1. GST rate on telecom, financial services fixed at 18%; education, healthcare exempted; decision on gold later

GST rate on telecom, financial services fixed at 18%; education, healthcare exempted; decision on gold later

The GST council has fixed a tax rate of 18% on telecommunication services and financial services, while exempting education and healthcare from the levy altogether.

By: | Updated: May 19, 2017 3:11 PM
GST rates have effectively made foodgrains cheaper, while exempting essential items such as cereals and milk from the levy altogether.

The GST council has fixed a tax rate of 18% on telecommunication services and financial services, while exempting education and healthcare from the levy altogether. Following in the footsteps of its earlier decision from yesterday of taxing luxury goods at 28%, the council has decided to tax luxury services, such as 5-star hotels, too at the same higher rate.

The council, which is meeting in Srinagar over two days to finalise the rates and rules before the July 1 implementation deadline, yesterday fixed tax rates on all but six of the 1,211 items.

Just like the tax slabs on goods, the services too will fall under four tax brackets: 5%, 12% 18% and 28%. While a bulk of the services would fall under the two primary tax slabs of 12% and 18%, all hotel services with tariff over Rs 5,000 would be taxed at 28%.

The council has deferred the decision on the tax rates for gold, and also on bidis and cigarettes, to its next meeting, which is scheduled for June 3. The council will decide the tax rates for the remaining services and other remaining goods also in the June 3 meeting. The ministers present at the council told reporters in Srinagar that most service structures would remain as in the past.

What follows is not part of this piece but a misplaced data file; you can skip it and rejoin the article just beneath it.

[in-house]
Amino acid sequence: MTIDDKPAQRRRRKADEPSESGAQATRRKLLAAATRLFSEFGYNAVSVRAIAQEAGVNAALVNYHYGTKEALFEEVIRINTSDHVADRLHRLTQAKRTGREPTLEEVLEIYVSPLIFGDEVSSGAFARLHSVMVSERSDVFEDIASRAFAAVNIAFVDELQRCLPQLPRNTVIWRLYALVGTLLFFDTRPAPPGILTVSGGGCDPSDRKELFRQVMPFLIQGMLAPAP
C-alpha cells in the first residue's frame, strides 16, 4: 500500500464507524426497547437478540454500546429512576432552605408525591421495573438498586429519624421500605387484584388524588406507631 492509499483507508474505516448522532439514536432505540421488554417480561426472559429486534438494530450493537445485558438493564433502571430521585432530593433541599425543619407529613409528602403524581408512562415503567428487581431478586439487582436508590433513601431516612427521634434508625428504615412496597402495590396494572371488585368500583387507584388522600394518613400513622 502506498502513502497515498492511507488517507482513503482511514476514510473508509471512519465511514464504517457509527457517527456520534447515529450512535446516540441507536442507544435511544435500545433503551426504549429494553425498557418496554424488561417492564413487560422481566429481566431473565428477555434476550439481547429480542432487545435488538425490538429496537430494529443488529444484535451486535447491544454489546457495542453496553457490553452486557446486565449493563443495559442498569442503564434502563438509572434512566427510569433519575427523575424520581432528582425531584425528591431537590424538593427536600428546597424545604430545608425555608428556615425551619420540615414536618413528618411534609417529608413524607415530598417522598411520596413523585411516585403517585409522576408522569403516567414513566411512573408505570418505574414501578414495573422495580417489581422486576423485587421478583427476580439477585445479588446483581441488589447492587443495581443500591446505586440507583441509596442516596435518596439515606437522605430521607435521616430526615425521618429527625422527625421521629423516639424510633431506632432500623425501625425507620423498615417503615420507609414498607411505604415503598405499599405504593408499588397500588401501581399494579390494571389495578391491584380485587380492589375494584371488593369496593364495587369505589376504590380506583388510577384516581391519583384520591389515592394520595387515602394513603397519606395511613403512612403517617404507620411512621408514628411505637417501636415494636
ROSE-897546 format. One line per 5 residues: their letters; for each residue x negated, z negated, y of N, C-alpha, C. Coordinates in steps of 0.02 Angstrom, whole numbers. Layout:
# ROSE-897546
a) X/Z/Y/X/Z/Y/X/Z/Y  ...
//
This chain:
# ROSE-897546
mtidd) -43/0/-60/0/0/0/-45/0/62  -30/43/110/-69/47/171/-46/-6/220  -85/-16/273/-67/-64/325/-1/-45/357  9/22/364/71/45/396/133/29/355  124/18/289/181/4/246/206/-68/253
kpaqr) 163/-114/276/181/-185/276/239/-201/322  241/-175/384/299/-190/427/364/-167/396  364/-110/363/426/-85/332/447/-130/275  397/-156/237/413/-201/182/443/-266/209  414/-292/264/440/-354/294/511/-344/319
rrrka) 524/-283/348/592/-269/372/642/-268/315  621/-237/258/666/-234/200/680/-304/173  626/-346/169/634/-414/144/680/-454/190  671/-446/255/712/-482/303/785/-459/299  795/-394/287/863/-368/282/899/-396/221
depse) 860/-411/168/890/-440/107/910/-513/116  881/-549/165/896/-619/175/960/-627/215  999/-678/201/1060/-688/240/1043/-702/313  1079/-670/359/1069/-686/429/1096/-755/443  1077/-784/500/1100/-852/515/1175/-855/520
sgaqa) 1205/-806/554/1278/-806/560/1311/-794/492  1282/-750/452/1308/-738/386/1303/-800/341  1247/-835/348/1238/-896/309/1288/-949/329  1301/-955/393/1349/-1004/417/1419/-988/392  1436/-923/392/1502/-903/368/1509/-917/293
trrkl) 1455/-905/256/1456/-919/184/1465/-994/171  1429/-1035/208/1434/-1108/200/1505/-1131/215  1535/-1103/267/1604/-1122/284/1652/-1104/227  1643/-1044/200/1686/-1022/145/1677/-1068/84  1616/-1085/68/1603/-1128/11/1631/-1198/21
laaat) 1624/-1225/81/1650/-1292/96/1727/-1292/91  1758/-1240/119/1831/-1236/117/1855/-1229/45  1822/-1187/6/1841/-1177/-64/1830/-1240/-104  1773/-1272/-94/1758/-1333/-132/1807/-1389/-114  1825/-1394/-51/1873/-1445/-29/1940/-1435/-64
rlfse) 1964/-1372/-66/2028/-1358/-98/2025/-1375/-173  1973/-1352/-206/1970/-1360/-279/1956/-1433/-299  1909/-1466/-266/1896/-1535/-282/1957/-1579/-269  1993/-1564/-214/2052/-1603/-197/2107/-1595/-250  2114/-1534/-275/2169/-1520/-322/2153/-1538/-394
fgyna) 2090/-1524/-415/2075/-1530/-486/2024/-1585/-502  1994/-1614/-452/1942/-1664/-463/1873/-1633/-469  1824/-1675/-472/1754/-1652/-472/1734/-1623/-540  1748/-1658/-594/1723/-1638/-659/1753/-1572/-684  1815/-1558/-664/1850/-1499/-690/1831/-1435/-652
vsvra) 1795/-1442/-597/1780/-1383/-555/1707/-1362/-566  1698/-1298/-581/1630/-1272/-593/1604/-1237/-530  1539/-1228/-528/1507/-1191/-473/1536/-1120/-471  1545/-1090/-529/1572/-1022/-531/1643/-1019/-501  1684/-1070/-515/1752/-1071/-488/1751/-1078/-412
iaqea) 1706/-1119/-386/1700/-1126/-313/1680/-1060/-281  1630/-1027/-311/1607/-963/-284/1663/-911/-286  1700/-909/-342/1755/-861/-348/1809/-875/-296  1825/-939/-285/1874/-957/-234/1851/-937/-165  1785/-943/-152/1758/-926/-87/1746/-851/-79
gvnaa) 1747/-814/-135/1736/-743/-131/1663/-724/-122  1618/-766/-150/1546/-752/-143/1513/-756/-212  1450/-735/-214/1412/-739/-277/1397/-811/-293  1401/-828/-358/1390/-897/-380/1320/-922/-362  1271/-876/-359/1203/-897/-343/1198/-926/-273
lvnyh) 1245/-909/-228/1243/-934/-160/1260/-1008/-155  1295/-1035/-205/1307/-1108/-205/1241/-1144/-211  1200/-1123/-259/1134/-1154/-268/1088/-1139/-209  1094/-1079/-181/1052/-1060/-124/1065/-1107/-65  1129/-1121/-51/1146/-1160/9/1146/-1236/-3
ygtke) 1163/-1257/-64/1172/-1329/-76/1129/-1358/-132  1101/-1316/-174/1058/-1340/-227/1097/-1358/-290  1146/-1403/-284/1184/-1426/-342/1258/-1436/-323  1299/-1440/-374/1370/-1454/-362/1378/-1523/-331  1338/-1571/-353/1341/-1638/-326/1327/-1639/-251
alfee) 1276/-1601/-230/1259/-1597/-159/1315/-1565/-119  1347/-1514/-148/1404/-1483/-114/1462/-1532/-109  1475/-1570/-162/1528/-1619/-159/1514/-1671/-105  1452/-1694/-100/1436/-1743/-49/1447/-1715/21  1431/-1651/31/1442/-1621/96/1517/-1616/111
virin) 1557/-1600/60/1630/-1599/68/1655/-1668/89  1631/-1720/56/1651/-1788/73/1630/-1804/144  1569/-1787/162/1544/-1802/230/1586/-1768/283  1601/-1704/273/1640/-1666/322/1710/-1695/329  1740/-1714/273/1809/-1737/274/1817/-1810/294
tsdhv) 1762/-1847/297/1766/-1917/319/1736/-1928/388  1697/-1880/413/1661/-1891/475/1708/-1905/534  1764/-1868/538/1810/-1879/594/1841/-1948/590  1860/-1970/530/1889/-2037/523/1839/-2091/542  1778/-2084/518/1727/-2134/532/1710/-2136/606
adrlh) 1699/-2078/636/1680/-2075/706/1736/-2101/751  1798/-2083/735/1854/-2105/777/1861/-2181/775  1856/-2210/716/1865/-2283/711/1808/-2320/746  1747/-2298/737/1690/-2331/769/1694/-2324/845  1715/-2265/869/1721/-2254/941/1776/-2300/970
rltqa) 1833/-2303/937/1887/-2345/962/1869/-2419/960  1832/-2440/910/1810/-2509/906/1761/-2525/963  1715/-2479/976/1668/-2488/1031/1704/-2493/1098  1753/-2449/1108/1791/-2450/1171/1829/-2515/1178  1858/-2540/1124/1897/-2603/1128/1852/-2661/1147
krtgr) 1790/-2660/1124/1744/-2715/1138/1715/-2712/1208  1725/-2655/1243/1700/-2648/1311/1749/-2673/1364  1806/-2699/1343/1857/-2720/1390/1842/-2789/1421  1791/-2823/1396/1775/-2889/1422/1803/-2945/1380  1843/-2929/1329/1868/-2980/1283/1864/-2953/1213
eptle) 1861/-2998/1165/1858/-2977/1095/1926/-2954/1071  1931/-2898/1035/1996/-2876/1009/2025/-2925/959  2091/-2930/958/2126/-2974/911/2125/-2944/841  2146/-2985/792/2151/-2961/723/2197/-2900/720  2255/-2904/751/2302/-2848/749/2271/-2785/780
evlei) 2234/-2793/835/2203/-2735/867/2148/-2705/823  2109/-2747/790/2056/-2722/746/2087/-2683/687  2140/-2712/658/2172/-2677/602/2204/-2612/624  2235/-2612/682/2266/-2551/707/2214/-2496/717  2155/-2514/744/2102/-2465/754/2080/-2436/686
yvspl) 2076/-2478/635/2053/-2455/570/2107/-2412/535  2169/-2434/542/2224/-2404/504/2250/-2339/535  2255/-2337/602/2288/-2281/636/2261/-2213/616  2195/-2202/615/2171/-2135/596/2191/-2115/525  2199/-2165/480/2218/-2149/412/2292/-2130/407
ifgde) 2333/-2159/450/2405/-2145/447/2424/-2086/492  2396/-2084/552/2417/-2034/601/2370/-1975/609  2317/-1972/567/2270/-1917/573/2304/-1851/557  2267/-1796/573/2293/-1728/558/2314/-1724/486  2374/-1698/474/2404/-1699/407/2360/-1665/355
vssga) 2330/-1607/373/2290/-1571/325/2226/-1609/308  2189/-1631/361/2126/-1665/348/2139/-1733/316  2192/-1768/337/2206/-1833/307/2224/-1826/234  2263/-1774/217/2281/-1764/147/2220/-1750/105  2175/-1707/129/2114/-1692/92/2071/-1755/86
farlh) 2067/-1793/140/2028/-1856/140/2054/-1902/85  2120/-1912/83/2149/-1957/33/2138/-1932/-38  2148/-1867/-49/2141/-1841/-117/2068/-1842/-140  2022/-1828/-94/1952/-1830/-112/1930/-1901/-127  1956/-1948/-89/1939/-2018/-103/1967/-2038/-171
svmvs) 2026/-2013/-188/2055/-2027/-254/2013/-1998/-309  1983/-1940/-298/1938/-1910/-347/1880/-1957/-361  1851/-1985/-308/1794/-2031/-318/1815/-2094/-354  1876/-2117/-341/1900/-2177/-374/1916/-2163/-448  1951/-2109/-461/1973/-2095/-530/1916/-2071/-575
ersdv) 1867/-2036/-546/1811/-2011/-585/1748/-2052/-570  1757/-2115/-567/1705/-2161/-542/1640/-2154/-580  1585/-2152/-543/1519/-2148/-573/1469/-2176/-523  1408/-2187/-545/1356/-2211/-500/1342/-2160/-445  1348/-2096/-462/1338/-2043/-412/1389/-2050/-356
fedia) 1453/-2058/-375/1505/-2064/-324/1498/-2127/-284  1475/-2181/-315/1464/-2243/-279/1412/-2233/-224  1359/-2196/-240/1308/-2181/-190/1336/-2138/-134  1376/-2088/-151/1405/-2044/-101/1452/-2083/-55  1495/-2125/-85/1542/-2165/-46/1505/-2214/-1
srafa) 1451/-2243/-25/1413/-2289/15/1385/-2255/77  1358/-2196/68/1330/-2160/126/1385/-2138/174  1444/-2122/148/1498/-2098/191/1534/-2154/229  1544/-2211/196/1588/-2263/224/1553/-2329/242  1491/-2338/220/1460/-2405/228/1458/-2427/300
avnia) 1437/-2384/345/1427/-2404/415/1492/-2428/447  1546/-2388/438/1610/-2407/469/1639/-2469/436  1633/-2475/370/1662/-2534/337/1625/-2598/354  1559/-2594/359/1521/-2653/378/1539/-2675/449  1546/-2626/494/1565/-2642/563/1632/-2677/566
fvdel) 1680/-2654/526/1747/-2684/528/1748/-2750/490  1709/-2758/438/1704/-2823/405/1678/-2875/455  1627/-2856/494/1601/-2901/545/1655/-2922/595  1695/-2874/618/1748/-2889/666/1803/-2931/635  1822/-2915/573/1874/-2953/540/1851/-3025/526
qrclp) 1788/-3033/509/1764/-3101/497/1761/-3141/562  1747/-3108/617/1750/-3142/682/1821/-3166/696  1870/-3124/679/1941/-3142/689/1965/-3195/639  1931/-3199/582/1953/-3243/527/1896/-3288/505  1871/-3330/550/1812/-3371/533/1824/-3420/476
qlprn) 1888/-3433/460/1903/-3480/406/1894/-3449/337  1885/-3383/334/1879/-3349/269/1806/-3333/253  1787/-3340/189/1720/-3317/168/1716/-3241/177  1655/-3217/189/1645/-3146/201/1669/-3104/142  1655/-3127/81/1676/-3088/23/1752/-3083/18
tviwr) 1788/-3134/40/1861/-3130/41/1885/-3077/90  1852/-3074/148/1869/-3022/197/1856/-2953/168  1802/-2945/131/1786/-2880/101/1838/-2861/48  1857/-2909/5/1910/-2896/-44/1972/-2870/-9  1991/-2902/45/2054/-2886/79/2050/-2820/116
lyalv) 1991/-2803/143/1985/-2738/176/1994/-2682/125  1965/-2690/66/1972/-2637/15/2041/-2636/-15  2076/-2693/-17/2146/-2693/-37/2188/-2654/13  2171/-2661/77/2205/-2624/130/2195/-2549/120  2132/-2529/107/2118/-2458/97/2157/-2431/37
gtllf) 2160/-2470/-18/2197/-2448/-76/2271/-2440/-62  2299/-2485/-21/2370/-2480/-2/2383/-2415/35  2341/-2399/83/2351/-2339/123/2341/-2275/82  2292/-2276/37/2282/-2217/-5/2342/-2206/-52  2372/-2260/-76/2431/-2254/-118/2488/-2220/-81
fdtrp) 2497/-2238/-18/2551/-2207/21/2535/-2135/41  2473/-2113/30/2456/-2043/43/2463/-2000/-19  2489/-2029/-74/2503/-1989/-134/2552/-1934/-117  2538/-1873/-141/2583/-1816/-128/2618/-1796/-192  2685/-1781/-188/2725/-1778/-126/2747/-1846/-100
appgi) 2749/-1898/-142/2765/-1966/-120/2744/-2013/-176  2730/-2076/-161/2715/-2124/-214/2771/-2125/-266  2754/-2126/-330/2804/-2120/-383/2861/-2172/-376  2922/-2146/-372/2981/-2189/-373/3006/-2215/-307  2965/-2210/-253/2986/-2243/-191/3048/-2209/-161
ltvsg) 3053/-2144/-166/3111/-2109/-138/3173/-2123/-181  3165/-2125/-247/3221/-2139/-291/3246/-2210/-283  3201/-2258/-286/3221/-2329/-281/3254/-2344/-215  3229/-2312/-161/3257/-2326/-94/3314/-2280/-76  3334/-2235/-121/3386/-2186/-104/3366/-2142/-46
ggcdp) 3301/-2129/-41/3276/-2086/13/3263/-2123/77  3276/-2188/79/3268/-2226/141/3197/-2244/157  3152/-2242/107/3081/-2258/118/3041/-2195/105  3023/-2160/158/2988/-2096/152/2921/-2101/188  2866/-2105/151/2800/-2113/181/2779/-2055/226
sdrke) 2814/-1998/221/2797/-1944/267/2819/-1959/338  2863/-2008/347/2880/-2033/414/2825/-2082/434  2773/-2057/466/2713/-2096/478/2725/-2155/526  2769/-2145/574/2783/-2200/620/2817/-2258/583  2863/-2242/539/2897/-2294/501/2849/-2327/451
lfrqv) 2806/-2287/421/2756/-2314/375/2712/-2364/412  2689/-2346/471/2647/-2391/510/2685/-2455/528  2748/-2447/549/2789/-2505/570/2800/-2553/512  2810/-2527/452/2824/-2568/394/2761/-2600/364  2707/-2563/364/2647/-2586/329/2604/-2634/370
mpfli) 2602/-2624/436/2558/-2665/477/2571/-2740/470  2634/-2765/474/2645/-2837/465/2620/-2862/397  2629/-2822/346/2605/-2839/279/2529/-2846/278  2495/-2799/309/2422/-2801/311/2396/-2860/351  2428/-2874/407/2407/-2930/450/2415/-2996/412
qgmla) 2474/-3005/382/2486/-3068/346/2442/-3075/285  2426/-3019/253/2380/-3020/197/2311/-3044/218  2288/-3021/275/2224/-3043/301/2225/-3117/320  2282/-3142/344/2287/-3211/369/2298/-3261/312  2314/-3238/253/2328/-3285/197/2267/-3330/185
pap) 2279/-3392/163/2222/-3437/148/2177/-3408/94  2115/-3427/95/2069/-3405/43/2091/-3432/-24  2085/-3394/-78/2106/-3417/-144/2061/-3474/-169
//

Yesterday, the GST council, tasked with framing rules for the implementation of most sweeping tax reform India has ever seen since independence, finalised tax rates under the new proposed regime for most of the consumer goods, including items of daily use, eatables, durables, automobiles and more.

Under the new GST regime, there are four tax slabs, fixed at 5%, 12%, 18% and 28%. Other than this, some essential items would be exempt from a tax levy, while certain luxury goods and sin goods would attract cess over and above their 28% tax levy. The GST Council has kept 81% of the items in the first three tax brackets, ie, up to 18%. The 12% and 18% tax bracket together account for two-thirds of all items. Essential daily consumption Items will be exempt from tax under GST, including, fresh meat, fish, chicken, eggs, milk, curd, natural honey, fresh fruits, vegetables, flour and bread.

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